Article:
Catering news - For this month's news - View magazine »
Look for the Lion on your eggs
In light of the recent dioxin contamination of animal feed in Germany, the British Egg Industry Council has urged food manufacturers, caterers and retailers to specify British Lion eggs and egg products to ensure the highest standards of food safety.
The Code of Practice for British Lion eggs incorporates wide-reaching controls throughout the production chain and stipulates that feed is produced to the Universal Feed Assurance Scheme standard, which ensures that all raw materials are sourced from approved suppliers and are regularly checked, minimising the risk of contamination.
The German contamination occurred as a result of fats not intended for food use being used in animal feed for pigs and poultry. Some affected eggs produced in Germany were distributed to the Netherlands and mixed with other eggs to make pasteurised liquid egg, some of which was subsequently imported into the UK.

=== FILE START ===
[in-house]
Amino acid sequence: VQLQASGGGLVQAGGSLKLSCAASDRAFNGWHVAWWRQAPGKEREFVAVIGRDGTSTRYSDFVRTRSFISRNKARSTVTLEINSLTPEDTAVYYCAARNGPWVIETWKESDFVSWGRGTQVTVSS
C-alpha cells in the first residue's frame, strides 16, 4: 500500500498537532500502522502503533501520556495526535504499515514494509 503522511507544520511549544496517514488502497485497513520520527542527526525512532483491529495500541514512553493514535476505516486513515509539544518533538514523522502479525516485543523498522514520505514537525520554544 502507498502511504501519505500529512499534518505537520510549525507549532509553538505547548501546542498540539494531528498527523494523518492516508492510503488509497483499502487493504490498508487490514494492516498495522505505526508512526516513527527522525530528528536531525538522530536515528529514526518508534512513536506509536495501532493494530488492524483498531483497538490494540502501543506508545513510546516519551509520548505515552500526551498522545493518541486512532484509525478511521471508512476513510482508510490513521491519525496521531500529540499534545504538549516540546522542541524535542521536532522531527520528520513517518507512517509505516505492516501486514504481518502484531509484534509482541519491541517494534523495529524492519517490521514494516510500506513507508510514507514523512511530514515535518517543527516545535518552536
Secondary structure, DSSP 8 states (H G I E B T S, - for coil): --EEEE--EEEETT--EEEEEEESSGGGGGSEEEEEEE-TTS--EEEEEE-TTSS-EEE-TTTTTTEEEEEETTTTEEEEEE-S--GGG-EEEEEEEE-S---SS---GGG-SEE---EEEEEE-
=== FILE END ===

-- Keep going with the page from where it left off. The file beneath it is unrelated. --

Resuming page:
Andrew Parker, chairman of the British Egg Industry Council, said: “While there have been a number of instances of dioxin contamination in eggs and egg products across the EU over the past decade, the requirements of the Lion Code have meant that there have been no such cases in British Lion eggs or egg products. We would urge retailers and manufacturers to specify the British Lion standard to ensure they are receiving eggs and egg products produced to the highest food safety standards.”
Previous issues - For latest news & articles view this month's magazine »
Inside this issue
Your March issue of Essentially Catering Magazine is available to read online today. It’s FREE! Interesting article… https://t.co/VDqJruVMXj
Christmas may be heralded as a time for customers to be jolly and let their hair down, but the extra pressure on hospitality workers can take its toll. This year has witnessed an unprecedented amount of media attention being given to mental health. Read more >
Back in the day, the availability of cocktails out of home was very much limited to eponymous bars where your drinks were served by expert mixologists with a flair for spinning and twirling bottles as they created their offer. Read more >